Elon Musk says at least 200,000 Tesla fans have put down $100 refundable deposits to preorder the company’s outlandish new Cybertruck. That $20 million represents a much-needed cash boost for Tesla as it gears up for production on the truck and other car models it’s promised consumers. Musk isn’t the only one trying to make a buck off of the Blade Runner–inspired Cybertruck’s virality. Amazon, Etsy, and other sites have flooded in recent days with Cybertruck-related merchandise, from Cybertruck smartphone grips to “I want a Cybertruck” T-shirts. One Amazon seller has named their shop simply “Cybertruck.”
The swag is part of a larger ecommerce market that cashes in on internet culture, with people selling everything from hoodies and mugs to sweatpants all featuring the latest memes. As CNBC reported earlier this month, some merchants are turning to TikTok to find fresh memes they can monetize, whether that’s OK Boomer–style generational warfare or Jeffrey Epstein–related conspiracies. Sellers have to work increasingly quickly to put merchandise up for sale, as news cycles have grown shorter and competition between merchants has ratcheted up.
Many merchants rely on third-party companies to print and ship their designs on demand, like TeeSpring, Spreadshirt, Redbubble, Zazzle, and CafePress. Amazon also has its own service, Merch by Amazon, but sellers have to submit an application and wait to be approved to use it. The services allow people to make a profit without any upfront investment or inventory in their possession. To market their merch, sellers often target people with ads on Facebook, Instagram, or even Reddit.
Selling merch this way isn’t a risk-free business. One problem sellers often run into is trademark infringement. Two weeks before Musk unveiled his futuristic vehicle, a lawyer for Tesla filed a trademark for the Cybertruck featuring the word “CYBERTRUCK,” all caps, in a simple serif font, according to the United States Patent and Trademark Office’s online database. Then, the same day Musk made his announcement, the lawyer filed another patent, this time for “CYBERTRUCK” in the graffiti-style font that’s now the background of Musk’s Twitter profile.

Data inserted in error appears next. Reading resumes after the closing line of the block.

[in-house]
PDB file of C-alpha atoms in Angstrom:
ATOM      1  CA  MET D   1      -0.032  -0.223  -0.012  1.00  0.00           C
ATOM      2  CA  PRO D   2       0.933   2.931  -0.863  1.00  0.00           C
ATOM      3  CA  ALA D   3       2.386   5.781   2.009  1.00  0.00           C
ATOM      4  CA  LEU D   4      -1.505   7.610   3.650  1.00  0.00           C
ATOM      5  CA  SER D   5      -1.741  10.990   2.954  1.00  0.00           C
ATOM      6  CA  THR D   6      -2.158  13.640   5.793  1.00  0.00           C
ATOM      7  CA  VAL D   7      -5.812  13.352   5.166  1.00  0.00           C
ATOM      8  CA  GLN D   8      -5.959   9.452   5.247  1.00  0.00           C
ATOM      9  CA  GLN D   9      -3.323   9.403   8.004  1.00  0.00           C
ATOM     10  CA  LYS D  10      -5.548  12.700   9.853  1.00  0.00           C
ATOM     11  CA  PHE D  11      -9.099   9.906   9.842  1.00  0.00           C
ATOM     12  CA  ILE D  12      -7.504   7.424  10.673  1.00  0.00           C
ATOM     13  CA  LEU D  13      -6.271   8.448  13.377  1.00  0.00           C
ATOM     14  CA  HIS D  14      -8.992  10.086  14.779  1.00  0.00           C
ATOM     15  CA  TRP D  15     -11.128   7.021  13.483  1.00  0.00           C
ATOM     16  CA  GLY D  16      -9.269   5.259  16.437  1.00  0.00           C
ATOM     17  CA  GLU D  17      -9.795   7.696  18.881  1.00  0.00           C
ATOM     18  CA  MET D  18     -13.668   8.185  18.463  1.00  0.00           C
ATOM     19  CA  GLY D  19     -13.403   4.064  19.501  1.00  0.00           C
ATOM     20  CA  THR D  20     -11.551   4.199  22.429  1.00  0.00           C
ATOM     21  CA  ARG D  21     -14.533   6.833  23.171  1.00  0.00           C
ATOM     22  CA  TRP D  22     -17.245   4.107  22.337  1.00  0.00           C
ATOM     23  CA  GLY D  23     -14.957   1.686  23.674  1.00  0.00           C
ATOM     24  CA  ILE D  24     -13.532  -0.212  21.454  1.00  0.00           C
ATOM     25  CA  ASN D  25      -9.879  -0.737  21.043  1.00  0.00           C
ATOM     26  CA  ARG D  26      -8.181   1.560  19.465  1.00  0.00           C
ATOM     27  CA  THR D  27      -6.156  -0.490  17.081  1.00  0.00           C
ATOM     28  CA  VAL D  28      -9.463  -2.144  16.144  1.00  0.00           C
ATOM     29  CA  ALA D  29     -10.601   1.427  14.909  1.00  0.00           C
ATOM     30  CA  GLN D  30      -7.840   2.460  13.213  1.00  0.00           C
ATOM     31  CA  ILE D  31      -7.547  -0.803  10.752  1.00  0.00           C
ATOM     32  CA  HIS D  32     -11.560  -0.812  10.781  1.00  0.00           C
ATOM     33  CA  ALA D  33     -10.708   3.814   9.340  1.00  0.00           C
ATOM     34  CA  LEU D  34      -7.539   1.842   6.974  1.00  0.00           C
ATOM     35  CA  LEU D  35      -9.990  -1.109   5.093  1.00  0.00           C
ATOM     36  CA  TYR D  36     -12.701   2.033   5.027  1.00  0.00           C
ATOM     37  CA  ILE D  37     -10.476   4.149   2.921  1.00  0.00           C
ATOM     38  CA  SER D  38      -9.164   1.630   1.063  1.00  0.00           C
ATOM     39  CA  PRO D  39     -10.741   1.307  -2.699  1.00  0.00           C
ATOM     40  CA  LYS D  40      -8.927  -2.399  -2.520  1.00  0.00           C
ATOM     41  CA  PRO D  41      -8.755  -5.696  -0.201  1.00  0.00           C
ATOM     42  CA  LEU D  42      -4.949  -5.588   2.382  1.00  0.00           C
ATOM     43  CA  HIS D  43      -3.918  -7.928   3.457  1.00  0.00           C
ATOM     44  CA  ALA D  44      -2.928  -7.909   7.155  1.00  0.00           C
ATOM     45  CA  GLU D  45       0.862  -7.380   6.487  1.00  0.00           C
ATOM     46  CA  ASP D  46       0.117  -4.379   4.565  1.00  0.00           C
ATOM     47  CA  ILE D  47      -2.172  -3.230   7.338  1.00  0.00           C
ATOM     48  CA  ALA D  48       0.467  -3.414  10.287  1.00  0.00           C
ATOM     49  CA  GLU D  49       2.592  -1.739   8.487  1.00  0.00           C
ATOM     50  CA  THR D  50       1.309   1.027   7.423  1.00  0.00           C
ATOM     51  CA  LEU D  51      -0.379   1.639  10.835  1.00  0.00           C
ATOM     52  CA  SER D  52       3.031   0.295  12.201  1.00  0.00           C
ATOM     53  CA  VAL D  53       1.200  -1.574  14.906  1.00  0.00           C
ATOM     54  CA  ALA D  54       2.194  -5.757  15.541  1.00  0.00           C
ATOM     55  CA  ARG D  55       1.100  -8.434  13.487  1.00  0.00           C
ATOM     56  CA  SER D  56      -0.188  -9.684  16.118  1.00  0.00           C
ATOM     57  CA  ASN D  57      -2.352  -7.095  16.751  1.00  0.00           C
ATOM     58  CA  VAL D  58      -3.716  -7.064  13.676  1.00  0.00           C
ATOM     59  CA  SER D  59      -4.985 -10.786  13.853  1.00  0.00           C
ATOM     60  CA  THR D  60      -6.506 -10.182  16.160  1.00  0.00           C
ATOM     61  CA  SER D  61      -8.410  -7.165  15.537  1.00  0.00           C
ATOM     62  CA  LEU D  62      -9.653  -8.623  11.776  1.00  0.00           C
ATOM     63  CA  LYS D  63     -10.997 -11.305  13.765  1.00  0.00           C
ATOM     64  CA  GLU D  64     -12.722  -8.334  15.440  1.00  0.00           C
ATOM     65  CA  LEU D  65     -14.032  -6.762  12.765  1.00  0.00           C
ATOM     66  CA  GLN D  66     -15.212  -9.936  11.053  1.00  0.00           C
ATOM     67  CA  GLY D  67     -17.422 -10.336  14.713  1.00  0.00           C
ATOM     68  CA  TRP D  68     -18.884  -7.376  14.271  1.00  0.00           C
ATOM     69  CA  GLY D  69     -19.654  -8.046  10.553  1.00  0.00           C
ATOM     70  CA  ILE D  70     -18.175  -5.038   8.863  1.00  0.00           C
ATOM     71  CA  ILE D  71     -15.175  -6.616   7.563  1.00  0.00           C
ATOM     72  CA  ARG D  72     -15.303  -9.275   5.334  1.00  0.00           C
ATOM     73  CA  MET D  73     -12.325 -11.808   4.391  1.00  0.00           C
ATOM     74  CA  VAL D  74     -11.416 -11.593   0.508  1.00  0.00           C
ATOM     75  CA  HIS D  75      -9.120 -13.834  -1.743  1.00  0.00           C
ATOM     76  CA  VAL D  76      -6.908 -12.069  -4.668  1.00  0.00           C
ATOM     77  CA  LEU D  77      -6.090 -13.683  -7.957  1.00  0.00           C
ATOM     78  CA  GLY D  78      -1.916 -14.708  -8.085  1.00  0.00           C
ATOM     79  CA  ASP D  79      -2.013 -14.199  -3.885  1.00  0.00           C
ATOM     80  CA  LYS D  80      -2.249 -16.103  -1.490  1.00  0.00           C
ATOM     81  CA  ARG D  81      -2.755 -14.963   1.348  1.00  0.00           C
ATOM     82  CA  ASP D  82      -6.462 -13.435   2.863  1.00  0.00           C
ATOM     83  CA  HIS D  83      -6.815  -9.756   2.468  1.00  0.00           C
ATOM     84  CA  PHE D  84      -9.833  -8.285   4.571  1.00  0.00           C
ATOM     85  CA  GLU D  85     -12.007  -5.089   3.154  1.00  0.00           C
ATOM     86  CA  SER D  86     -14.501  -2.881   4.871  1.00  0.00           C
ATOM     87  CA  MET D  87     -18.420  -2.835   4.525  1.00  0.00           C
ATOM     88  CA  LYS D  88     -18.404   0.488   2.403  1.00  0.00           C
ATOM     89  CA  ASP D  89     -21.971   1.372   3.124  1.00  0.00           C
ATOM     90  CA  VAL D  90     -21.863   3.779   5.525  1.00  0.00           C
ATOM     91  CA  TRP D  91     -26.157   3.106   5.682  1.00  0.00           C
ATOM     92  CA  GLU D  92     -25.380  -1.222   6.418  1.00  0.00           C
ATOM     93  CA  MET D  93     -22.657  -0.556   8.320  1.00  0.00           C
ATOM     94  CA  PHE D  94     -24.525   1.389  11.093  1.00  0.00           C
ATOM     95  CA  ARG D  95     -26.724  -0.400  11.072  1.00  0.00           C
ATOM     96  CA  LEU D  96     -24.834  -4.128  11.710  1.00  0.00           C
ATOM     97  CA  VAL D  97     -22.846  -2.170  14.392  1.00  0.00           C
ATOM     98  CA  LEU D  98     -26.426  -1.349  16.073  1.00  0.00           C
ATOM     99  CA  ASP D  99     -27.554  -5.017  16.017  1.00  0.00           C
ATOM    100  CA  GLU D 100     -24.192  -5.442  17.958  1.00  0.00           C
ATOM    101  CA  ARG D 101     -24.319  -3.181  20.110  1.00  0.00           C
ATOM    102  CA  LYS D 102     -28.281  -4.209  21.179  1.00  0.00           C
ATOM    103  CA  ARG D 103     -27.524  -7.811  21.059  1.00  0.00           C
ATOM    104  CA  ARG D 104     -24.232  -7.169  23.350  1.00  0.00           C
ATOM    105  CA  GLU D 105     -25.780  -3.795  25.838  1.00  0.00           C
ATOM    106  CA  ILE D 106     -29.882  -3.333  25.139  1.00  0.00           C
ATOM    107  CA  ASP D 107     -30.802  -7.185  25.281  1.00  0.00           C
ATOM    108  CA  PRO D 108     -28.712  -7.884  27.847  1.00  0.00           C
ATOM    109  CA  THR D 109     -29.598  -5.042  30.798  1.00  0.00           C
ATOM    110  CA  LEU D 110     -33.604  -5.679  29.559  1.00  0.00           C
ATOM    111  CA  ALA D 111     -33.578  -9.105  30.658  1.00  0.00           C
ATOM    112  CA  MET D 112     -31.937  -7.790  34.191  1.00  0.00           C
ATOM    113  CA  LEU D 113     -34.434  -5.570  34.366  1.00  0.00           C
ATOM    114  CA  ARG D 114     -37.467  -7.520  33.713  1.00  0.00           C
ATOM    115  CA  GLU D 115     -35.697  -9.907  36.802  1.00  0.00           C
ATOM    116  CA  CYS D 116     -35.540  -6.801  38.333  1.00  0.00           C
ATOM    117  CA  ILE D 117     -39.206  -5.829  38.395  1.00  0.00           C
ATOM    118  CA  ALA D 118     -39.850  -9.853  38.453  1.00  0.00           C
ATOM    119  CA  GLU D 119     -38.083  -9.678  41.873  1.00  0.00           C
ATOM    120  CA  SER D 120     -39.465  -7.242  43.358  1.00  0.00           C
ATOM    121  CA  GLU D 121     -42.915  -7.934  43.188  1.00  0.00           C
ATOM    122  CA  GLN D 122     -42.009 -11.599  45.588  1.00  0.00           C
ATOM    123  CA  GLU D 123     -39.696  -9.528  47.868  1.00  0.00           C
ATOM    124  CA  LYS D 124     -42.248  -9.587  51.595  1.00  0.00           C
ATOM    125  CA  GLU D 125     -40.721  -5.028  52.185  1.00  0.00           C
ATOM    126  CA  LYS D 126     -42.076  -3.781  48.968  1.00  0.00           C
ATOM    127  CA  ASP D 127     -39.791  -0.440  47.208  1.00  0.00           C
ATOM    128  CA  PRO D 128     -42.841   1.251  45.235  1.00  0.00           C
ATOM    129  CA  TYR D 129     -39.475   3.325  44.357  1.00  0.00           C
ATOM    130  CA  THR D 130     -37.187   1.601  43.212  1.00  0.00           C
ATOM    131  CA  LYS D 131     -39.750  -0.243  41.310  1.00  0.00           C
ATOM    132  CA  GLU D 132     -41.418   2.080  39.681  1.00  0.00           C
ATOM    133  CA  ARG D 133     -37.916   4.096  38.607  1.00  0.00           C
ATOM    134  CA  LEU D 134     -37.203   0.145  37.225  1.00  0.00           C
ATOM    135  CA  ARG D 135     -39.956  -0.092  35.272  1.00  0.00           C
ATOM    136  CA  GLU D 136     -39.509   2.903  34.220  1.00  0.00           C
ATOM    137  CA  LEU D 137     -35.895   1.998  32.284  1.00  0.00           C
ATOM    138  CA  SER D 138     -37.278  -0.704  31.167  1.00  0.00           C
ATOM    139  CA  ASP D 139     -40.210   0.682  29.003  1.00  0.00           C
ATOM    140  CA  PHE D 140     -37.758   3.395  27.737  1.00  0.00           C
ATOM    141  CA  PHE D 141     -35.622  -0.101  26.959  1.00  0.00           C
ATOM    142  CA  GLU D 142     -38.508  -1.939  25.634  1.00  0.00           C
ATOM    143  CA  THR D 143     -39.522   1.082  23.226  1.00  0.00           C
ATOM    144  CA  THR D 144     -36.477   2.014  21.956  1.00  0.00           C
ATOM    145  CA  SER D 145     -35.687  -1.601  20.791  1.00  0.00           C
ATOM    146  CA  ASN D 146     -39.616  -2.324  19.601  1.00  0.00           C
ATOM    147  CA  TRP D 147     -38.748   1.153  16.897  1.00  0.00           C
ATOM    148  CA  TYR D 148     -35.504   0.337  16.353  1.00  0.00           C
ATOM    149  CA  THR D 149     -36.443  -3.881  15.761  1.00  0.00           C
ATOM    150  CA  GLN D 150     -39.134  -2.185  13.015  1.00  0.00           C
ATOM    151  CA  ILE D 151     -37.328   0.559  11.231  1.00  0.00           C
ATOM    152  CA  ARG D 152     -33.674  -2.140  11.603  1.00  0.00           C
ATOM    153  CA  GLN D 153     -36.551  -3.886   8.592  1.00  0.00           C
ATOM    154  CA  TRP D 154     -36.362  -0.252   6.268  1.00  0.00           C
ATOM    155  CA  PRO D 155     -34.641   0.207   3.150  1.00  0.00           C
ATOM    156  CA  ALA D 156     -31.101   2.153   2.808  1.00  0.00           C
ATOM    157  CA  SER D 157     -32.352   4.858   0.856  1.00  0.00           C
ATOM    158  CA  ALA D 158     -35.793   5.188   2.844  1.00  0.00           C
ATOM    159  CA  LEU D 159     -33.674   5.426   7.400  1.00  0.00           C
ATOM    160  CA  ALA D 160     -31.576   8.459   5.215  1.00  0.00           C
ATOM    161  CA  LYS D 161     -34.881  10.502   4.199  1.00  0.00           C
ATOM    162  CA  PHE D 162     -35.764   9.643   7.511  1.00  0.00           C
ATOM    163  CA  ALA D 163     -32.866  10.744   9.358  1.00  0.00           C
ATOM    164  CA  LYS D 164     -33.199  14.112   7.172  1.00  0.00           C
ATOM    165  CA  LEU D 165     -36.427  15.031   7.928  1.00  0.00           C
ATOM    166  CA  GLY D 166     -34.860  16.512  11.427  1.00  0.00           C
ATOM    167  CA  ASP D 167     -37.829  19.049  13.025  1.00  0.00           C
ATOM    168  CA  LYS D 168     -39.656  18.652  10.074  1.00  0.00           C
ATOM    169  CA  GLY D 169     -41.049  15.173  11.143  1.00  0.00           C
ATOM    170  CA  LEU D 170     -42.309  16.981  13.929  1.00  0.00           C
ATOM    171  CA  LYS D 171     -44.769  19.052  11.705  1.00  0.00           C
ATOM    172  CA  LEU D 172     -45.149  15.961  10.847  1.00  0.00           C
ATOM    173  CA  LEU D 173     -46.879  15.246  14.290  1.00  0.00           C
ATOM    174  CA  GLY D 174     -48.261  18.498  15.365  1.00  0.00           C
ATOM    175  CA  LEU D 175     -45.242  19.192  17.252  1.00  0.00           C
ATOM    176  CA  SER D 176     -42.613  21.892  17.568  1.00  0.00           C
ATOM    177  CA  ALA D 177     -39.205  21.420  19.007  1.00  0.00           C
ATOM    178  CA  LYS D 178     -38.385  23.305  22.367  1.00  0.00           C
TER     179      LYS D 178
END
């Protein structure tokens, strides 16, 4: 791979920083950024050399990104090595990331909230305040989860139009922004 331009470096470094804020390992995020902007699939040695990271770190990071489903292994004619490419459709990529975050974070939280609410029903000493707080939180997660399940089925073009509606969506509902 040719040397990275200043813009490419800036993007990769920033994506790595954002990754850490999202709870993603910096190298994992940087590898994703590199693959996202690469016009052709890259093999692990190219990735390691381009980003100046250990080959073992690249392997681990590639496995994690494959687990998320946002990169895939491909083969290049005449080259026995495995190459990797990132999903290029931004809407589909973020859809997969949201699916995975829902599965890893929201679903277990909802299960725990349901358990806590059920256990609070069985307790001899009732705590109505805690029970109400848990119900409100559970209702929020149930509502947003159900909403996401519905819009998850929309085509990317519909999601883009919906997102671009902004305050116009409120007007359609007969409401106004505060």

It’s the same graffiti font used by many of the Cybertruck swag sellers on Amazon and Etsy, both of which forbid trademark infringement on their platforms but have sometimes struggled to remove it. A spokesperson for Etsy said the company was unable to comment on specific listings. Amazon and Tesla did not immediately return requests for comment.
Tesla sells official merchandise—though no shirts yet featuring the Cybertruck—through its own website. But the company isn’t really in competition with people who sell knockoffs on other platforms. Musk has famously avoided paying to advertise Tesla. He relies instead on superfans who might, say, buy a T-shirt online to market his cars for him. The Cybertruck looks straight out of a 1980s science fiction wet dream—it’s the Google Glass of cars. So of course it became a meme, and those in the business of monetizing memes wanted to take advantage.
If you’re more a fan of the 2020 Ford Ranger aesthetic, don’t worry. Personalized merchandise is an enormous business. Someone will happily sell you a T-shirt with that truck on it.
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social experiment by Livio Acerbo #greengroundit #wired https://www.wired.com/story/cybertruck-swag-floods-amazon-etsy